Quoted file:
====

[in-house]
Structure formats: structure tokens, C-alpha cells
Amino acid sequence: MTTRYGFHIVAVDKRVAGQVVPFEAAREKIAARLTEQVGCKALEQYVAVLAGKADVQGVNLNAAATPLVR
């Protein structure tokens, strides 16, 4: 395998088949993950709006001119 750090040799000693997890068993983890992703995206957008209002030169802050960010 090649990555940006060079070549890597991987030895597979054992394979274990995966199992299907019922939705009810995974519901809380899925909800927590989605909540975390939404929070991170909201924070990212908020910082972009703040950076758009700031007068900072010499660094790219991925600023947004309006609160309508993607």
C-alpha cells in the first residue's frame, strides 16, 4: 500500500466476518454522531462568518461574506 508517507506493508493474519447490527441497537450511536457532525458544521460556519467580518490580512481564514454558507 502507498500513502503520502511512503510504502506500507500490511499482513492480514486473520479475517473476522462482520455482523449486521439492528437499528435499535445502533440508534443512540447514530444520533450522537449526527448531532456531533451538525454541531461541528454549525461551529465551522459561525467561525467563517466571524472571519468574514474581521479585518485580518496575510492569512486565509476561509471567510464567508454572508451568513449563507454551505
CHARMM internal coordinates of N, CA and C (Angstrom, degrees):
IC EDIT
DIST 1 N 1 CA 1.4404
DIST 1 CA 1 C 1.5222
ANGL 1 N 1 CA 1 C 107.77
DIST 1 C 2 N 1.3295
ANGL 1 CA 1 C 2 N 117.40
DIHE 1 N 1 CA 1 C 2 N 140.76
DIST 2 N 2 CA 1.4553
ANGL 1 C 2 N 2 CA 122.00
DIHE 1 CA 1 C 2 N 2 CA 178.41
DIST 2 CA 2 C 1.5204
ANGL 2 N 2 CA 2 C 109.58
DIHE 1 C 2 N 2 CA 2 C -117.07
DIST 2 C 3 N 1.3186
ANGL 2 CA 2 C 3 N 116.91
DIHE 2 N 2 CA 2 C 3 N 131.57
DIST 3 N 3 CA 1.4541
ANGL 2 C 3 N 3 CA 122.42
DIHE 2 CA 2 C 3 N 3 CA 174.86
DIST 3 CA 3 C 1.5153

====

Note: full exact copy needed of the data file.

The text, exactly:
[in-house]
Structure formats: structure tokens, C-alpha cells
Amino acid sequence: MTTRYGFHIVAVDKRVAGQVVPFEAAREKIAARLTEQVGCKALEQYVAVLAGKADVQGVNLNAAATPLVR
């Protein structure tokens, strides 16, 4: 395998088949993950709006001119 750090040799000693997890068993983890992703995206957008209002030169802050960010 090649990555940006060079070549890597991987030895597979054992394979274990995966199992299907019922939705009810995974519901809380899925909800927590989605909540975390939404929070991170909201924070990212908020910082972009703040950076758009700031007068900072010499660094790219991925600023947004309006609160309508993607």
C-alpha cells in the first residue's frame, strides 16, 4: 500500500466476518454522531462568518461574506 508517507506493508493474519447490527441497537450511536457532525458544521460556519467580518490580512481564514454558507 502507498500513502503520502511512503510504502506500507500490511499482513492480514486473520479475517473476522462482520455482523449486521439492528437499528435499535445502533440508534443512540447514530444520533450522537449526527448531532456531533451538525454541531461541528454549525461551529465551522459561525467561525467563517466571524472571519468574514474581521479585518485580518496575510492569512486565509476561509471567510464567508454572508451568513449563507454551505
CHARMM internal coordinates of N, CA and C (Angstrom, degrees):
IC EDIT
DIST 1 N 1 CA 1.4404
DIST 1 CA 1 C 1.5222
ANGL 1 N 1 CA 1 C 107.77
DIST 1 C 2 N 1.3295
ANGL 1 CA 1 C 2 N 117.40
DIHE 1 N 1 CA 1 C 2 N 140.76
DIST 2 N 2 CA 1.4553
ANGL 1 C 2 N 2 CA 122.00
DIHE 1 CA 1 C 2 N 2 CA 178.41
DIST 2 CA 2 C 1.5204
ANGL 2 N 2 CA 2 C 109.58
DIHE 1 C 2 N 2 CA 2 C -117.07
DIST 2 C 3 N 1.3186
ANGL 2 CA 2 C 3 N 116.91
DIHE 2 N 2 CA 2 C 3 N 131.57
DIST 3 N 3 CA 1.4541
ANGL 2 C 3 N 3 CA 122.42
DIHE 2 CA 2 C 3 N 3 CA 174.86
DIST 3 CA 3 C 1.5153